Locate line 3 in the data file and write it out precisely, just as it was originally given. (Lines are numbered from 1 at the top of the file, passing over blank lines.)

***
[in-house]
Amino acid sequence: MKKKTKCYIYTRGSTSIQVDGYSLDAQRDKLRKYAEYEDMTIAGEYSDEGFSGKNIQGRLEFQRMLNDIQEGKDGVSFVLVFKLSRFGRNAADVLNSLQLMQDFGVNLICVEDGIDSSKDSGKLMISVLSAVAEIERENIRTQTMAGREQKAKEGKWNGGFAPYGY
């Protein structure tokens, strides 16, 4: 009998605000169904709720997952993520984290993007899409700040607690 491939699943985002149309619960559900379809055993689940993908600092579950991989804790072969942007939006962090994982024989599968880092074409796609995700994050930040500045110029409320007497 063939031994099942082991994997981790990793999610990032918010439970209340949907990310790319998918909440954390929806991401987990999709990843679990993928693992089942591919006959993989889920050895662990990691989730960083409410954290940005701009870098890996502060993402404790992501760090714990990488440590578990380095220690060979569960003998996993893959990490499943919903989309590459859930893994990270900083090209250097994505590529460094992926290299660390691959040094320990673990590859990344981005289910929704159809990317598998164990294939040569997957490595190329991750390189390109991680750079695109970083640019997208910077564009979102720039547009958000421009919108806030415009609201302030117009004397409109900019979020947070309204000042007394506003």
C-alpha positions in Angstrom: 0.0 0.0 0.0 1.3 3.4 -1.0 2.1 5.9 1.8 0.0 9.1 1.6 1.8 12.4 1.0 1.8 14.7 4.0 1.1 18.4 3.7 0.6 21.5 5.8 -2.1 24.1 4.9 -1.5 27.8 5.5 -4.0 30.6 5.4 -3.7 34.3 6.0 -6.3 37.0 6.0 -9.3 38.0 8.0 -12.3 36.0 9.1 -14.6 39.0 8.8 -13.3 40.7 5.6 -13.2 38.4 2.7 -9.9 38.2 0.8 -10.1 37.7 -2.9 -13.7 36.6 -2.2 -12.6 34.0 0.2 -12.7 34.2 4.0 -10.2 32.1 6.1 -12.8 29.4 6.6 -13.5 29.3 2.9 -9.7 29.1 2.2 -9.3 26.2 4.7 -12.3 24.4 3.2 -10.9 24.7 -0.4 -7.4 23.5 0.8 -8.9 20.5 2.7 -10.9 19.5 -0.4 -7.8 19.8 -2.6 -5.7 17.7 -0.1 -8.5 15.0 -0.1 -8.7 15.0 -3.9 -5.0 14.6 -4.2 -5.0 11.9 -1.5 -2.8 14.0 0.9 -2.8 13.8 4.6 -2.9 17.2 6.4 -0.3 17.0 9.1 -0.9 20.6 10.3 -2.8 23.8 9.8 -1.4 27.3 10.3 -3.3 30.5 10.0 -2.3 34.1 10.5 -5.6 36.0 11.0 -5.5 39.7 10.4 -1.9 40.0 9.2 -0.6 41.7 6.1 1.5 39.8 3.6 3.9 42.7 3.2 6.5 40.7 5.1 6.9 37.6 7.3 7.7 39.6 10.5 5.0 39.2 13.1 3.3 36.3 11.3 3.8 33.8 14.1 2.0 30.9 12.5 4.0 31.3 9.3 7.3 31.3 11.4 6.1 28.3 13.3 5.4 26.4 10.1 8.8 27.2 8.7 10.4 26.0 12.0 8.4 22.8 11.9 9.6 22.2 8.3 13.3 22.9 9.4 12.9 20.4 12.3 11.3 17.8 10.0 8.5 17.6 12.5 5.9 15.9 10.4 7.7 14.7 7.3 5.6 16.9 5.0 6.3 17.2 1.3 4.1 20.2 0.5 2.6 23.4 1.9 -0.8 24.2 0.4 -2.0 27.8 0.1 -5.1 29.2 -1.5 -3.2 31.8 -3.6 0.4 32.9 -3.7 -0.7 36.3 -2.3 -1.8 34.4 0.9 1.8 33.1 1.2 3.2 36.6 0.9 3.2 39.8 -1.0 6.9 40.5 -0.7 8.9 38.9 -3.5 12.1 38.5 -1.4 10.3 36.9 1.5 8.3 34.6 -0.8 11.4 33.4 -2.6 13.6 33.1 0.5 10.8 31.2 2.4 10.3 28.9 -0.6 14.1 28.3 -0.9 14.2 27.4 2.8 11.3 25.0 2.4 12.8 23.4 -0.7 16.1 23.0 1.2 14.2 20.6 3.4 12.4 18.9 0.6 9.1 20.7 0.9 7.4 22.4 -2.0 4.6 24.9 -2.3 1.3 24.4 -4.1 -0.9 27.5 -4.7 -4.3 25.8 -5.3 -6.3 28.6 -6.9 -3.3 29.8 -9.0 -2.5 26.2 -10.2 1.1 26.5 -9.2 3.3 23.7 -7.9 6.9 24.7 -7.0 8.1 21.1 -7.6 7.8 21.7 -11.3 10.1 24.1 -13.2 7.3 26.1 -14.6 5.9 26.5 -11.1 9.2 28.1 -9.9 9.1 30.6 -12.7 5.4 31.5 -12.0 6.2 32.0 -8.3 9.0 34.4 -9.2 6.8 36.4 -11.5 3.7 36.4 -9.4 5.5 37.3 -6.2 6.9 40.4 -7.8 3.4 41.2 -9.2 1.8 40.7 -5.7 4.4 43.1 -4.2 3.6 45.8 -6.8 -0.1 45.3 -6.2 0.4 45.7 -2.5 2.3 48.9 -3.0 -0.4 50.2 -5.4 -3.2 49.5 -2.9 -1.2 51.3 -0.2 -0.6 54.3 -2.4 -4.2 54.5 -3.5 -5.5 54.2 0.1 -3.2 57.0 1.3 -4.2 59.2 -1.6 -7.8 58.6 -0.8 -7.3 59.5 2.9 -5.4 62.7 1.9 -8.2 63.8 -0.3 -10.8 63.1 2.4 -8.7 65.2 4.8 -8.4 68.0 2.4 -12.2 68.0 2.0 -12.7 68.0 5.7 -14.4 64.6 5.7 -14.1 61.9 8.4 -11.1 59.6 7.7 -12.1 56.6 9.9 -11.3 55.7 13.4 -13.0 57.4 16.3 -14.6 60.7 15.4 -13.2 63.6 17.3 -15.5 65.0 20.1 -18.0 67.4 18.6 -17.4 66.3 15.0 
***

């Protein structure tokens, strides 16, 4: 009998605000169904709720997952993520984290993007899409700040607690 491939699943985002149309619960559900379809055993689940993908600092579950991989804790072969942007939006962090994982024989599968880092074409796609995700994050930040500045110029409320007497 063939031994099942082991994997981790990793999610990032918010439970209340949907990310790319998918909440954390929806991401987990999709990843679990993928693992089942591919006959993989889920050895662990990691989730960083409410954290940005701009870098890996502060993402404790992501760090714990990488440590578990380095220690060979569960003998996993893959990490499943919903989309590459859930893994990270900083090209250097994505590529460094992926290299660390691959040094320990673990590859990344981005289910929704159809990317598998164990294939040569997957490595190329991750390189390109991680750079695109970083640019997208910077564009979102720039547009958000421009919108806030415009609201302030117009004397409109900019979020947070309204000042007394506003």